Hecuba, Euripides' violent and bitter tragedy, is surprisingly forward-thinking in the challenge it poses to traditional female roles. With her children cruelly plucked away from her one by one by her enemies, Hecuba dares to defy the conventional understanding of female autonomy and appropriateness.

Lazarus Theatre Company do well to effectively convey a sense of the epic in the small studio space of the New Diorama Theatre. This is largely a result of Ricky Dukes’ inventive direction, which succeeds in making this 2000 year old play feel fresh. As we enter the auditorium, we are already strikingly in medias res: Helena (superbly played by Paula James) sings as the other citizens of Troy dance around a circular mirrored floor. The richness of her voice is exceptional, and brilliantly conveys the ebullient atmosphere of a prelapsarian Troy.

The chorus perform an unexpectedly effective series of tableau through which they depict the fall of the city: as Troy falls above the heads of the audience, we share the gut-wrenching loss its inhabitants feel. With much of the choral speech divided between individual speakers, Dukes’ manipulation of this sometimes wordy play enables personal stories to emerge. On-stage for the whole play however, it is sometimes difficult to know what to do with such a large chorus. On the whole this is managed well, with some beautiful images made as the Trojan women surround their Queen. During long periods of inactivity though, their faces occasionally show signs of endurance rather than engagement.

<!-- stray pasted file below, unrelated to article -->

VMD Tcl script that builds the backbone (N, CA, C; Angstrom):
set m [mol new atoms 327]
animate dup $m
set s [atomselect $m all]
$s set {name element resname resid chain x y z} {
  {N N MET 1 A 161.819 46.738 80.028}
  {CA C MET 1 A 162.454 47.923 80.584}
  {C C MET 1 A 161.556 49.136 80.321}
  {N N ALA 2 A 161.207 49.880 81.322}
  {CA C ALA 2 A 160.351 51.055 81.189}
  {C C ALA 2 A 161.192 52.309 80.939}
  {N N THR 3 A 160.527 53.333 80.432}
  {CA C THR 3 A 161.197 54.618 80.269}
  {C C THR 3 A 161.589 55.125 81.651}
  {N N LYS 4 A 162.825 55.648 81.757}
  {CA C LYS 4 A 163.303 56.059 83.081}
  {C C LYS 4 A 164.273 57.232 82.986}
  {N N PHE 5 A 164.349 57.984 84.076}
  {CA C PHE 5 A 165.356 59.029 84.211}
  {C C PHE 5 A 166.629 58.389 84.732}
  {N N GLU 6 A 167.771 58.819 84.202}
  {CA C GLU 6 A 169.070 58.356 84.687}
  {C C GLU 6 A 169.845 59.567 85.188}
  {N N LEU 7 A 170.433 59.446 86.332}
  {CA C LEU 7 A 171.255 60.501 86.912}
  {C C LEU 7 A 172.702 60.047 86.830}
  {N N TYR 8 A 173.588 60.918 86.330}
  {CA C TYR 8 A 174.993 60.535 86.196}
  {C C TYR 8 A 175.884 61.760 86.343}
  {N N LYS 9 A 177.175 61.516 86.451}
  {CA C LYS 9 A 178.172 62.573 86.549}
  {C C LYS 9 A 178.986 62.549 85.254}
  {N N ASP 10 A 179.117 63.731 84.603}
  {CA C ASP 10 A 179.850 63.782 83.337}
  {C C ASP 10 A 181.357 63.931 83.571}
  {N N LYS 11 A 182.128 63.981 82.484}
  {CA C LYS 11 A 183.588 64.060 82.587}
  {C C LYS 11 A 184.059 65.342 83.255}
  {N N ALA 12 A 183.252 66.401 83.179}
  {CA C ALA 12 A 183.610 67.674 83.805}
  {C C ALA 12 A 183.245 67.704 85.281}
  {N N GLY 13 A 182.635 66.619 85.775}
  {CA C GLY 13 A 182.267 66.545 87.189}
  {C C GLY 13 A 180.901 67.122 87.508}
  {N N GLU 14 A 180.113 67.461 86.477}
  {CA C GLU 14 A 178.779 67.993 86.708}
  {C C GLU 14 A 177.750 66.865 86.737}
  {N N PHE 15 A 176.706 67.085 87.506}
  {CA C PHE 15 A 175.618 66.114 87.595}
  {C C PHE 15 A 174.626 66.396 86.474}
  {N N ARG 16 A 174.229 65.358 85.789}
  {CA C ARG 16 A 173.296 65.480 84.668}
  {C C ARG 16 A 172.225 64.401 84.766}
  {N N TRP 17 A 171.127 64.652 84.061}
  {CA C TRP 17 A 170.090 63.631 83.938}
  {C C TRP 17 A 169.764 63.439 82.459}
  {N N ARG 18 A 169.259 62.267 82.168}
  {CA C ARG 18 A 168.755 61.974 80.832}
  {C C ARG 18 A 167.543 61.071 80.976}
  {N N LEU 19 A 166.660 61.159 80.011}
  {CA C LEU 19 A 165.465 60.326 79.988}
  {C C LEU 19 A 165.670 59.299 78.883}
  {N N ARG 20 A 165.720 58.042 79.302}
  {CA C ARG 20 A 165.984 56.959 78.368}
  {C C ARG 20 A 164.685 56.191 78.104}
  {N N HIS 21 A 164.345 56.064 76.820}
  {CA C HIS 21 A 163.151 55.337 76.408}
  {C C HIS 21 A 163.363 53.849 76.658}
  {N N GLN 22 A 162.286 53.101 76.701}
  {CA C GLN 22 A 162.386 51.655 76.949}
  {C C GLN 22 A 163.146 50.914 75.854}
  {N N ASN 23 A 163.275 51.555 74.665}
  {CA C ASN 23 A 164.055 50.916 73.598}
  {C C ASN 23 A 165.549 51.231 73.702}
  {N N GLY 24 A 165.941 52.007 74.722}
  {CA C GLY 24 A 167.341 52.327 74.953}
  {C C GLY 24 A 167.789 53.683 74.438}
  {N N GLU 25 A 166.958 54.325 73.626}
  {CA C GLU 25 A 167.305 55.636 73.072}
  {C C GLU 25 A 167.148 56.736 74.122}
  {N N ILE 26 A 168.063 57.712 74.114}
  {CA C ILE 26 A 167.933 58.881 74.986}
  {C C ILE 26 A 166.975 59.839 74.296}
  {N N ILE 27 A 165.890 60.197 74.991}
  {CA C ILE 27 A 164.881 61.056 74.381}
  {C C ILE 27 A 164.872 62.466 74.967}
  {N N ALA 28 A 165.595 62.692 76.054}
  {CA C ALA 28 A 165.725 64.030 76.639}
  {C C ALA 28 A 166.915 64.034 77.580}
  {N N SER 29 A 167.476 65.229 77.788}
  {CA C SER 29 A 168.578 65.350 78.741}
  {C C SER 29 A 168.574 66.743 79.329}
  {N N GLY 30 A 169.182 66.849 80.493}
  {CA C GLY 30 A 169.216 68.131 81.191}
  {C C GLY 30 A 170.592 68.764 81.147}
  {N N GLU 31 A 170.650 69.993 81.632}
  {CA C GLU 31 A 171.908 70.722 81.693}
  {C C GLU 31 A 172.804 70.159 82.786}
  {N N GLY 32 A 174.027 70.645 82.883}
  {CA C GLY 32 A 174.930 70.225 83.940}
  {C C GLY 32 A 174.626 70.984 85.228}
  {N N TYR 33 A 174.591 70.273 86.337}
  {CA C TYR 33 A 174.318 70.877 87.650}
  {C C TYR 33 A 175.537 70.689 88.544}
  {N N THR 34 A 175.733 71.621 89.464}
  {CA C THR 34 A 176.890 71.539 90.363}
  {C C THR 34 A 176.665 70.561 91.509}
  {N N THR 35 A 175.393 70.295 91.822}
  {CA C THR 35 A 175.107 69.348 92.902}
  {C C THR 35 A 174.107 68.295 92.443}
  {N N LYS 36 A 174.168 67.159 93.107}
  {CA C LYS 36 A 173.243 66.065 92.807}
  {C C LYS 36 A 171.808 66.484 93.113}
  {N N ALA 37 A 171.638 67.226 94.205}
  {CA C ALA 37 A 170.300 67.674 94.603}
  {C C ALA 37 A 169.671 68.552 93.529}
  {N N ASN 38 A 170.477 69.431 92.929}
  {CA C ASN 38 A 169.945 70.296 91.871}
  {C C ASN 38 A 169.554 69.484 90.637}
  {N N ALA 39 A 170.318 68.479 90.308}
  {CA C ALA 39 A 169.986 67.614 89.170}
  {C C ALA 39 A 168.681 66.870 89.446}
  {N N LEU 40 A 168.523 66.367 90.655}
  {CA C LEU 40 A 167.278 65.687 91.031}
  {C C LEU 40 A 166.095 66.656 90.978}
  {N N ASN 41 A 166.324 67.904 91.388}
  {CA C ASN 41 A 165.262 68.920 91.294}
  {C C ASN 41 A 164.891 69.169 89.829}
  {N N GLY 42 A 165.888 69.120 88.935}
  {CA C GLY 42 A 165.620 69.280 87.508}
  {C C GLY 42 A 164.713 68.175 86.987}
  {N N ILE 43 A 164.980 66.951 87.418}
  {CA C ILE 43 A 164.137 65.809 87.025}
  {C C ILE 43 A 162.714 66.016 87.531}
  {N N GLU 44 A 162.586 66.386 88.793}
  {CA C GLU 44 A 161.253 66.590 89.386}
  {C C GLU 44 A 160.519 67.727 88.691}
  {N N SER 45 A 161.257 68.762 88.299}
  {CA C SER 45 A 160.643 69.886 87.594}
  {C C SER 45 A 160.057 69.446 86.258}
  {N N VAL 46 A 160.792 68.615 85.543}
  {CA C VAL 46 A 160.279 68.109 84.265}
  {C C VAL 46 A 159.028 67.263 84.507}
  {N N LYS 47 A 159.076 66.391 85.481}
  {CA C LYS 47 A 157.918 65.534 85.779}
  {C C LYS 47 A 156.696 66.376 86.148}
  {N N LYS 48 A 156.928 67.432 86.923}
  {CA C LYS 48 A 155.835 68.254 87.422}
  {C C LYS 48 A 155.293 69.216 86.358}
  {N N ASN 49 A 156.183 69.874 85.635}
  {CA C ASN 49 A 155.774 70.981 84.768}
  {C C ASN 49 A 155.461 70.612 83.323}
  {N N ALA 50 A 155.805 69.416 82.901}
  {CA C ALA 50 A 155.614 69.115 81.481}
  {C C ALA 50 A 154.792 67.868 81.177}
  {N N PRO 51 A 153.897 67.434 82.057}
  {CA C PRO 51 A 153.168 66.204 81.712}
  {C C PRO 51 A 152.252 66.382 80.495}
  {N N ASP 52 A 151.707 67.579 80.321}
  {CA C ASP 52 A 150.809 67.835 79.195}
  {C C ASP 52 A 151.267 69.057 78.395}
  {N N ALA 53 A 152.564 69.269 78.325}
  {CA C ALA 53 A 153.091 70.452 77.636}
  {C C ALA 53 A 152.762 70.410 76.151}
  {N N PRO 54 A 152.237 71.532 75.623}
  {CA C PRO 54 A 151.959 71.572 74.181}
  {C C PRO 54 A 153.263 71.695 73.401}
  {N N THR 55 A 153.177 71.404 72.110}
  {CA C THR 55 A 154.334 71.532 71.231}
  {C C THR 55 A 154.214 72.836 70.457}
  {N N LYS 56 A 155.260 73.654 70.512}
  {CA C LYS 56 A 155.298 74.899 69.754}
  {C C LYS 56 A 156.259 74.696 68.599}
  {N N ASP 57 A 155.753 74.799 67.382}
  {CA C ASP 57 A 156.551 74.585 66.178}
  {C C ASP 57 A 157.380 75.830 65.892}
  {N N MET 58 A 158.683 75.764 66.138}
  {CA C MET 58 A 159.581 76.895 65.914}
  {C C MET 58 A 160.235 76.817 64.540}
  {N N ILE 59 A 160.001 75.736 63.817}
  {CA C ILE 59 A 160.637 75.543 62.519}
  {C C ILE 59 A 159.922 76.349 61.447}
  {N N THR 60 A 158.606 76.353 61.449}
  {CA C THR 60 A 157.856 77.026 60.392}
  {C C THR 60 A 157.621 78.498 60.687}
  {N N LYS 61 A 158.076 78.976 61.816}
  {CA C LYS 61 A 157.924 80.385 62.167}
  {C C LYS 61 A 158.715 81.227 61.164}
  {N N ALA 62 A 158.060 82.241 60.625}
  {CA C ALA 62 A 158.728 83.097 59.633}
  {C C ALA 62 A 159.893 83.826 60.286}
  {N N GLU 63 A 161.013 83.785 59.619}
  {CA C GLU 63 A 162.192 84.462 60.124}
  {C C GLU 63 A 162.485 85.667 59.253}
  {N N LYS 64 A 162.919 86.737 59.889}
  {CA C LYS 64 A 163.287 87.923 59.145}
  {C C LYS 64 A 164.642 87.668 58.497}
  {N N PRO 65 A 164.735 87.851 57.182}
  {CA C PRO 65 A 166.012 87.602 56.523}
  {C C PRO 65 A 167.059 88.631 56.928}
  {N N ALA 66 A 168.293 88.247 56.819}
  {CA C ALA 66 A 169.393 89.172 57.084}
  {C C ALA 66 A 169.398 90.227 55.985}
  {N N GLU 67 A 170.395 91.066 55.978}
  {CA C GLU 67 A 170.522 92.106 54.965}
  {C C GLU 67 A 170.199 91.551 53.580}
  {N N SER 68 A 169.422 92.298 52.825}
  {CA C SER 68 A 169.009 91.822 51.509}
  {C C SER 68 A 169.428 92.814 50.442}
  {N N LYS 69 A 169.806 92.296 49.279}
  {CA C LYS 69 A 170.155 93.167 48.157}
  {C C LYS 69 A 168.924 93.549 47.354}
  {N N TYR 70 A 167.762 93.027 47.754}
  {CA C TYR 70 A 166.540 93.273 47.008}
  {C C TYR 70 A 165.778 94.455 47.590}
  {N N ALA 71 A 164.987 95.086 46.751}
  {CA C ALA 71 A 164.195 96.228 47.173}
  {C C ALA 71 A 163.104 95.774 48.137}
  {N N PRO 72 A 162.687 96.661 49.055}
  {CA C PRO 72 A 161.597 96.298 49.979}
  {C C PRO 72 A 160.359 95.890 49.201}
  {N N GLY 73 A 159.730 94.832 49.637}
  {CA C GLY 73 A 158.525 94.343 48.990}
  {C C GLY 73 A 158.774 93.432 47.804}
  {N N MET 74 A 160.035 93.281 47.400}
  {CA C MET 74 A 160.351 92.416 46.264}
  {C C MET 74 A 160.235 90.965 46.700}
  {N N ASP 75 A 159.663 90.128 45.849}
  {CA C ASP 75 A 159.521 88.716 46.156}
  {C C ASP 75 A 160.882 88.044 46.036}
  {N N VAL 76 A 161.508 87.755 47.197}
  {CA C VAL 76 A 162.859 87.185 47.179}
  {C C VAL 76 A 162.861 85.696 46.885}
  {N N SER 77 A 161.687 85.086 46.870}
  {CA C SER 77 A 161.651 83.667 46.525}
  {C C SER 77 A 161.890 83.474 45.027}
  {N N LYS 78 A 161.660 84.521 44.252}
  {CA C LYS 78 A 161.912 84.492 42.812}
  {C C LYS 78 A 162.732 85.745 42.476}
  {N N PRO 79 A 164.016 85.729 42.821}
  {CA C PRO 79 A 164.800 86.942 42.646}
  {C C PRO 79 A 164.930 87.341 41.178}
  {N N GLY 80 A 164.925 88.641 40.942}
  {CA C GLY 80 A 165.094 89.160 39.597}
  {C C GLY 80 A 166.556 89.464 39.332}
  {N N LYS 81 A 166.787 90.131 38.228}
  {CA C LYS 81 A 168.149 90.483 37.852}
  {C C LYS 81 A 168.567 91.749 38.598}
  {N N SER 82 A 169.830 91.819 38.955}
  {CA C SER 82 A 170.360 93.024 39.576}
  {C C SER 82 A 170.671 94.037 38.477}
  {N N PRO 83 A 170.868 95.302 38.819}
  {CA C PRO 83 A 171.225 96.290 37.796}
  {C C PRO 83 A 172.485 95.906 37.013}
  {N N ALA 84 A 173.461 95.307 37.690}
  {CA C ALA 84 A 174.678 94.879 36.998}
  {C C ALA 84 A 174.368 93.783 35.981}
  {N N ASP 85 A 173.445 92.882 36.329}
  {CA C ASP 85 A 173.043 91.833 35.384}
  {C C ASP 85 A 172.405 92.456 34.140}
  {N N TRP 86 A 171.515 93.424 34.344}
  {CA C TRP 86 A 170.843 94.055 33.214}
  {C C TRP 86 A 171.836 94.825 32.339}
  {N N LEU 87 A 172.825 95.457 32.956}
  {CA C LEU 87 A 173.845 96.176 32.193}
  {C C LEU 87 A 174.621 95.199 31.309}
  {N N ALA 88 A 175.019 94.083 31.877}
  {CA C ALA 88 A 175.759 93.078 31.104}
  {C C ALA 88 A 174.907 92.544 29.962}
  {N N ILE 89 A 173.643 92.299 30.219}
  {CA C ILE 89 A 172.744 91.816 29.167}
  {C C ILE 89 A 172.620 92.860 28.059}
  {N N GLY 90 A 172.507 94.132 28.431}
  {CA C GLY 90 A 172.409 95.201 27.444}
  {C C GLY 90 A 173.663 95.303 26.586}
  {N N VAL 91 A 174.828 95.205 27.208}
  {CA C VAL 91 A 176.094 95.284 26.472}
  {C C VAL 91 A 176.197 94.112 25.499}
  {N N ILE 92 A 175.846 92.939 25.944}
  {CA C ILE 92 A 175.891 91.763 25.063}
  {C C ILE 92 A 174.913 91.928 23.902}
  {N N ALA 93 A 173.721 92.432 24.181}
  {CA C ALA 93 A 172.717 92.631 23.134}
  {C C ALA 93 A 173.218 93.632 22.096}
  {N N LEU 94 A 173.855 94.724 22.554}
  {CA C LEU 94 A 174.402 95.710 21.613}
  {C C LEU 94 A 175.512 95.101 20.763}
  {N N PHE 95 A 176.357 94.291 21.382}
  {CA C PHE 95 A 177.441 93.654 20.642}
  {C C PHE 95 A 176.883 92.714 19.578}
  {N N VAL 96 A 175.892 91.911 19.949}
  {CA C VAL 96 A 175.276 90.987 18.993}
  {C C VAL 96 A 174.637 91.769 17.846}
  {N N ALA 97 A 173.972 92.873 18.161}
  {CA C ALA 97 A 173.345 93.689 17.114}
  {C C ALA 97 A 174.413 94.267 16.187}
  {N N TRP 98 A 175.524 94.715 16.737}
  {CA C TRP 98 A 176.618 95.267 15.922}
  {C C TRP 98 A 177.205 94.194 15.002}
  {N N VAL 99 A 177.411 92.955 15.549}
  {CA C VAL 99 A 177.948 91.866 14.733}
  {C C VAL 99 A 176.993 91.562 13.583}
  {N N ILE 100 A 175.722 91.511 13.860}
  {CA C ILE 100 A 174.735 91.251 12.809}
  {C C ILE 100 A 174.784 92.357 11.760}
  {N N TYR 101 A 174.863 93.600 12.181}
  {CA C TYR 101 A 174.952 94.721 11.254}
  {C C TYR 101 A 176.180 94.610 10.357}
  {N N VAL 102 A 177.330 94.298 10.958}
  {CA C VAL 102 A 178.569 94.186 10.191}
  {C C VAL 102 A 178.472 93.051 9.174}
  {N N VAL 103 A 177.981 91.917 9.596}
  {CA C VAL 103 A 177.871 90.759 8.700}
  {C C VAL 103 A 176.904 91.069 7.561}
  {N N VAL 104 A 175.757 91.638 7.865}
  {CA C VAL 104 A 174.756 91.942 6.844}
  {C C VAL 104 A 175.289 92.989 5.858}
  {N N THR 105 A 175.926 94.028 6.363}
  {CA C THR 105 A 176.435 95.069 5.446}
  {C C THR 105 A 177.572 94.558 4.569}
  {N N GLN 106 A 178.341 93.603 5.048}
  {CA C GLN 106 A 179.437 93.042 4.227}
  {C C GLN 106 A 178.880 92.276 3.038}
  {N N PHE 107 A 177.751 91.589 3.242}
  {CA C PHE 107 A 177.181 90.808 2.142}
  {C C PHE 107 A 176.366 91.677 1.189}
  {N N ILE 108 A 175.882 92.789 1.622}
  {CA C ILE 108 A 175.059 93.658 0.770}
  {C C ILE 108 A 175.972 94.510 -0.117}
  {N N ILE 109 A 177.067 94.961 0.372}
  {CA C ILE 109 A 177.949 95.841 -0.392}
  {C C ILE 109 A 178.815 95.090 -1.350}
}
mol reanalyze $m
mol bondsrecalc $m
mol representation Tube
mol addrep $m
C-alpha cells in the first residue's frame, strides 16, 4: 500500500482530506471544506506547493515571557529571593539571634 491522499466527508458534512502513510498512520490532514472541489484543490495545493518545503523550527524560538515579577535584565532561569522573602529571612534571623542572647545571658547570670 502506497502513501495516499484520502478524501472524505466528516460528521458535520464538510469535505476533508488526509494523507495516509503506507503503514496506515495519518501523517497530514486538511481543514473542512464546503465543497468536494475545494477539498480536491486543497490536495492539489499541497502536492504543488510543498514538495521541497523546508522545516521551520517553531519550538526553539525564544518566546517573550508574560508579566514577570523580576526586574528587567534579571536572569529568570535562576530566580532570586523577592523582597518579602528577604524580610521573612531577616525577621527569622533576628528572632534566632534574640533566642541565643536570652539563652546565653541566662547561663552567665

With a sensitive and innovative lighting design by Heather Doole, the production elements of Hecuba could hardly be better. Simon Wegrzyn’s performance of Polymestor is also completely gripping, especially in the commitment he brings to the debasing fate of being blinded. A play with such a strong female core does though require an exceptionally strong female lead and, though fluent and competent, Natalie Lesser’s Hecuba doesn’t always provide quite the necessary gravity to make this production as penetrating as it could potentially be.

- Helena Rampley